Improving Bimetallic Block Face Milling
Lightweight bimetal engine blocks, where the main body is made of an aluminum-silicon alloy and the cylinder liner, exposed as it is to high mechanical and thermal loads, is made of grey cast iron (GCI), are a challenge to machine because the properties of the two metals differ widely.
When machining bimetal, the same cutting tool insert is engaged in the cutting of two materials with very different thermal and mechanical properties simultaneously. At elevated temperatures, the aluminum alloy becomes soft and sticky while the GCI material is brittle. Limited tool life, poor surface finish, burr formation, scratches on the face and flaking on the liner are common challenges.
Sandvik Coromant (sandvik.coromant.com) has developed two approaches to making a more stable, cost-effective process. The first is a new face milling tool, the M610, that features inserts which have radial and axial cutting angles and dedicated edge preparation, along with shapes that meet the surface finish and tolerance requirements when milling over the two materials. It is designed to provide high surface quality without requiring any adjustments.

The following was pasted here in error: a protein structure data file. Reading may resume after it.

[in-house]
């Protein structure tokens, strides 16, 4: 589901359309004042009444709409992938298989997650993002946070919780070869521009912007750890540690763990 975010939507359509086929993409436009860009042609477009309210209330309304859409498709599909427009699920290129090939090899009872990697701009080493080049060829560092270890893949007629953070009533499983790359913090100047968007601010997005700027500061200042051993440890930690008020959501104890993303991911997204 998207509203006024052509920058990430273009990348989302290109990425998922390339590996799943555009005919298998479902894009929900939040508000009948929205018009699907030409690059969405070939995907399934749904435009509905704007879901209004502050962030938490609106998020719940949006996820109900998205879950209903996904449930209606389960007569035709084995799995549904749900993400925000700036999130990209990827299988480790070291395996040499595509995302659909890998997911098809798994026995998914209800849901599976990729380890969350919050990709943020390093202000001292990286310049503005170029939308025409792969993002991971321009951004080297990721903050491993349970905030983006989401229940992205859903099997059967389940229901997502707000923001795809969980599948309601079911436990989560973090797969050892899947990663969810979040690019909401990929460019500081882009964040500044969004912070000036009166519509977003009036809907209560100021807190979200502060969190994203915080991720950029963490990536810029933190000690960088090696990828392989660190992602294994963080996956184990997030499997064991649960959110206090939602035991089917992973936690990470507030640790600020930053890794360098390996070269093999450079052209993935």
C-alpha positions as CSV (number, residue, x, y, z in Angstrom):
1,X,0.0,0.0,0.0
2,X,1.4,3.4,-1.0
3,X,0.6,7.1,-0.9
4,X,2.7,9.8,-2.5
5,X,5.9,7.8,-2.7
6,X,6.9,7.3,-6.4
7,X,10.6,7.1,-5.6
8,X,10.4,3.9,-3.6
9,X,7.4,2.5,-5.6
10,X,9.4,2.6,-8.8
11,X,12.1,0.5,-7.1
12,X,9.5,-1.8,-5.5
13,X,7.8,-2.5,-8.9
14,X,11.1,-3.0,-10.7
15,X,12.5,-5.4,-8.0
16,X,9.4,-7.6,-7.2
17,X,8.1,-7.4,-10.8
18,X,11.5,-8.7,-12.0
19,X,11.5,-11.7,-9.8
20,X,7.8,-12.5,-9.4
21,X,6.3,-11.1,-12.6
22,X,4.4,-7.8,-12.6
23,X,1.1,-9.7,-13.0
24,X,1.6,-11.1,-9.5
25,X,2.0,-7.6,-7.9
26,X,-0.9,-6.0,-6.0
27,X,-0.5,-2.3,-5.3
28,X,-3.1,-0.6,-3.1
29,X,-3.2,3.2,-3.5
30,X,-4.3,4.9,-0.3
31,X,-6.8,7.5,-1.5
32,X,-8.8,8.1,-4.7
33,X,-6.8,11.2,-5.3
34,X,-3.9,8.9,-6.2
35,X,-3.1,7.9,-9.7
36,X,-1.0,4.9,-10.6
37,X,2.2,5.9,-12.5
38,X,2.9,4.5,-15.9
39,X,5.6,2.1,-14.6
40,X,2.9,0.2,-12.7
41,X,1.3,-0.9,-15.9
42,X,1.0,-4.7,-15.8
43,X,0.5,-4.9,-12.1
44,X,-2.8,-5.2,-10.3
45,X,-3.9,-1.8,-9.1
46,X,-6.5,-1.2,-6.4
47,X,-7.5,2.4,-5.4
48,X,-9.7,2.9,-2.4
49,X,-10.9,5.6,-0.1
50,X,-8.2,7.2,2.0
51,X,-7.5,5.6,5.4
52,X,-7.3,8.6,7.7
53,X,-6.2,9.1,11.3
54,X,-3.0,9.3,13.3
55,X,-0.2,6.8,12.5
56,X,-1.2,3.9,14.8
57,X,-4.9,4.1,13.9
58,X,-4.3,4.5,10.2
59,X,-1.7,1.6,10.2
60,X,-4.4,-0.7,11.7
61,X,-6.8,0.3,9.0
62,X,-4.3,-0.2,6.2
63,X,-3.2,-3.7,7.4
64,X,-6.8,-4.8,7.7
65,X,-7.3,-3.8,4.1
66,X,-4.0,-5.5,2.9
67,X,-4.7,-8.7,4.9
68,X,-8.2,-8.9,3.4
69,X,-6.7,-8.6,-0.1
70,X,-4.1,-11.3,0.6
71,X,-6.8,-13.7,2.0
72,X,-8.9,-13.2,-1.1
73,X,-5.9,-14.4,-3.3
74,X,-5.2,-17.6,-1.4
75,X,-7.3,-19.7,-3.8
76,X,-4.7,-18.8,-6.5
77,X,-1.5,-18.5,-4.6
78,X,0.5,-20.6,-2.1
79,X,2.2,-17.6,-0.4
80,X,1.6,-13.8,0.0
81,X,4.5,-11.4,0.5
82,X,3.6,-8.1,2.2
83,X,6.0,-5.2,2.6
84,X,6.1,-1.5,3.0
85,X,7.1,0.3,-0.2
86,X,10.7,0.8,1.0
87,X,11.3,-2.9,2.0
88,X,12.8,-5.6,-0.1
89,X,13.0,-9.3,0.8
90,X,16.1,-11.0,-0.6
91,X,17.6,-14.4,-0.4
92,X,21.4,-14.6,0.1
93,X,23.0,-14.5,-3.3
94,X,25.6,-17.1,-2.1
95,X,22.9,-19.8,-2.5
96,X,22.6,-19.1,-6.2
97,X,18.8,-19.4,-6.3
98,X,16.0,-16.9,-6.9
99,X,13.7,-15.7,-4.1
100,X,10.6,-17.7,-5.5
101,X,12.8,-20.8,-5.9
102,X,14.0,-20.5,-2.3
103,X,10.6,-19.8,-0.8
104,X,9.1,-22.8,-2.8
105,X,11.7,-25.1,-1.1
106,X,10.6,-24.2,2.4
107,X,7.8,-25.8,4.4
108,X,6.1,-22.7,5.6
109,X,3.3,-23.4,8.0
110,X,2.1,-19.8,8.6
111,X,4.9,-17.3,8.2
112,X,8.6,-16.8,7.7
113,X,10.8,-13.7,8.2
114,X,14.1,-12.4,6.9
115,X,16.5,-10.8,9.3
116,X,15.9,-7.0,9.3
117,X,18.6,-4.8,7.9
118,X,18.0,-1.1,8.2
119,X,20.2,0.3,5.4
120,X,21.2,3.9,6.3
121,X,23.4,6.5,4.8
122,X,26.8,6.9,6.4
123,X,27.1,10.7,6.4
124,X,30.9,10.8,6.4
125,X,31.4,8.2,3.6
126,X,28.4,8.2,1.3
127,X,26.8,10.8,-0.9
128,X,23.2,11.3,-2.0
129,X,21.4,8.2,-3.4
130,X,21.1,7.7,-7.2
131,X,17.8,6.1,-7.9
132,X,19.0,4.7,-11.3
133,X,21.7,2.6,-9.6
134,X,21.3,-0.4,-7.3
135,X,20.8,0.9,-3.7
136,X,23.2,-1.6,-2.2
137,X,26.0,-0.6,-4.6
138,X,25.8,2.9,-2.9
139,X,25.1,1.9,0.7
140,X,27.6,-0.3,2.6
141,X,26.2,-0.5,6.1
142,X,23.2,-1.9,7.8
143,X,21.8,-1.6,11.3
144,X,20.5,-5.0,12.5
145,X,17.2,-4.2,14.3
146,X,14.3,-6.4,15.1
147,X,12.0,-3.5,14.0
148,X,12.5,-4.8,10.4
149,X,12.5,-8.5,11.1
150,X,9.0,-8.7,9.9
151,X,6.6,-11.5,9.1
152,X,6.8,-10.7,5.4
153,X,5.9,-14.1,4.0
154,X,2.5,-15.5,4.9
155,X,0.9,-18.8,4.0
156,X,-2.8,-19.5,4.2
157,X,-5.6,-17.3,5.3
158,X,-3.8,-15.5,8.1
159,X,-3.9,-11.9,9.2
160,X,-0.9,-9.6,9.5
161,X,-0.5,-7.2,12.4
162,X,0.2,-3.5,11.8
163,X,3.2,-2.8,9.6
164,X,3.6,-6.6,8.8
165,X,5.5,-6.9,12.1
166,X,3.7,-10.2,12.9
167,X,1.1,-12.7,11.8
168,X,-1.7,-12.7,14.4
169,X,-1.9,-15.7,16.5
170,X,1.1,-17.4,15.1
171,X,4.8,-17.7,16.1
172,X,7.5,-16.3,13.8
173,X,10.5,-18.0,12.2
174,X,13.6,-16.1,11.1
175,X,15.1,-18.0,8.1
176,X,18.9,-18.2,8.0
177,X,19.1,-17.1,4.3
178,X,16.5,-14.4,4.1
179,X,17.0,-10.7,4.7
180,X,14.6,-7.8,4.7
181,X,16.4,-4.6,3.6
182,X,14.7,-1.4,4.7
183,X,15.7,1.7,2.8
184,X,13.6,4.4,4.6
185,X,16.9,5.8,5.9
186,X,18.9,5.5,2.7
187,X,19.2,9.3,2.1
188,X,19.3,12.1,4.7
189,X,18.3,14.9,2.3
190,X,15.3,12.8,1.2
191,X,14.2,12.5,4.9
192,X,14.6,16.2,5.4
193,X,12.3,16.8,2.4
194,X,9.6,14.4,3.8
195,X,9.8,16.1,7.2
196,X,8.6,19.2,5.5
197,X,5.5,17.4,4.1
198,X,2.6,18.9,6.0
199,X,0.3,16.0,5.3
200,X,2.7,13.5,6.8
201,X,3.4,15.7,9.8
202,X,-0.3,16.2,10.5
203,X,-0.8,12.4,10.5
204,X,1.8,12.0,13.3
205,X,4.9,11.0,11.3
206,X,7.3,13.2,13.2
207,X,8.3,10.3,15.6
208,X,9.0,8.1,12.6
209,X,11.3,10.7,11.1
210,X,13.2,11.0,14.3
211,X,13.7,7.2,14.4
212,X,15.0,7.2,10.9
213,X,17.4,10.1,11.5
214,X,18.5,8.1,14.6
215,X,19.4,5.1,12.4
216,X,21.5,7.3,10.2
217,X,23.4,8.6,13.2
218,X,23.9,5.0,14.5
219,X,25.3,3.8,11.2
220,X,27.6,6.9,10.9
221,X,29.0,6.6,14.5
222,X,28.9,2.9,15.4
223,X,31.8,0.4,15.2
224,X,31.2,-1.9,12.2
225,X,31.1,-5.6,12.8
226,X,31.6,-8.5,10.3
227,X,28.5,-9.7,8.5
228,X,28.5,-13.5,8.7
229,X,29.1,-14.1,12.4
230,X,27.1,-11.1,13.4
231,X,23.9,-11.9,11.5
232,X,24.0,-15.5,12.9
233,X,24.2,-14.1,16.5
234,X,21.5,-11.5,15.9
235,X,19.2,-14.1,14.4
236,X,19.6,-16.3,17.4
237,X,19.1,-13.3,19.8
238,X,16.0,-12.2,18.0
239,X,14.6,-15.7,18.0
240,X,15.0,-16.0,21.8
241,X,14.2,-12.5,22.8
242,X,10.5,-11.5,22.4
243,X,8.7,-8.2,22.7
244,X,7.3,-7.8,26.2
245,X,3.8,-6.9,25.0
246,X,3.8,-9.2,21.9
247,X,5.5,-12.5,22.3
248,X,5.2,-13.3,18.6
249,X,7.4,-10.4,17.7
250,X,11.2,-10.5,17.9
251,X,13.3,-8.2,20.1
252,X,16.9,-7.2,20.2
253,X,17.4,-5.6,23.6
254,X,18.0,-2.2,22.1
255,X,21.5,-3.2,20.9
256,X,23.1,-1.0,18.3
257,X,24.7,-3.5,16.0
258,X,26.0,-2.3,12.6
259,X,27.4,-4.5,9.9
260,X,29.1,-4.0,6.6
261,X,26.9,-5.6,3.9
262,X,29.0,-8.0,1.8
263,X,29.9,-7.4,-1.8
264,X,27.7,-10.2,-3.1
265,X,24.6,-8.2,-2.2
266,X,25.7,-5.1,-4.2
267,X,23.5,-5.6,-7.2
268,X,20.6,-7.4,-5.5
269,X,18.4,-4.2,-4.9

According to Sandvik, it is applicable to operations where full engagement of the cutter diameter over the face is required. According to the company, run-out is close to zero, without burrs, chipping or scratches on the surface.
In cases where there is no need for the cutter diameter to be fully engaged over the face, a tool path can be used that has the M610 complete the machining of the GCI liner before moving over to the aluminum alloy. This approach minimizes instances of the inserts being engaged in both metals at the same time.
Automotive components could see significant process improvements.
By John R. (Jay) DoubmanIn concept, not much has changed in double disc grinding since the invention of the machine in the 1890s.
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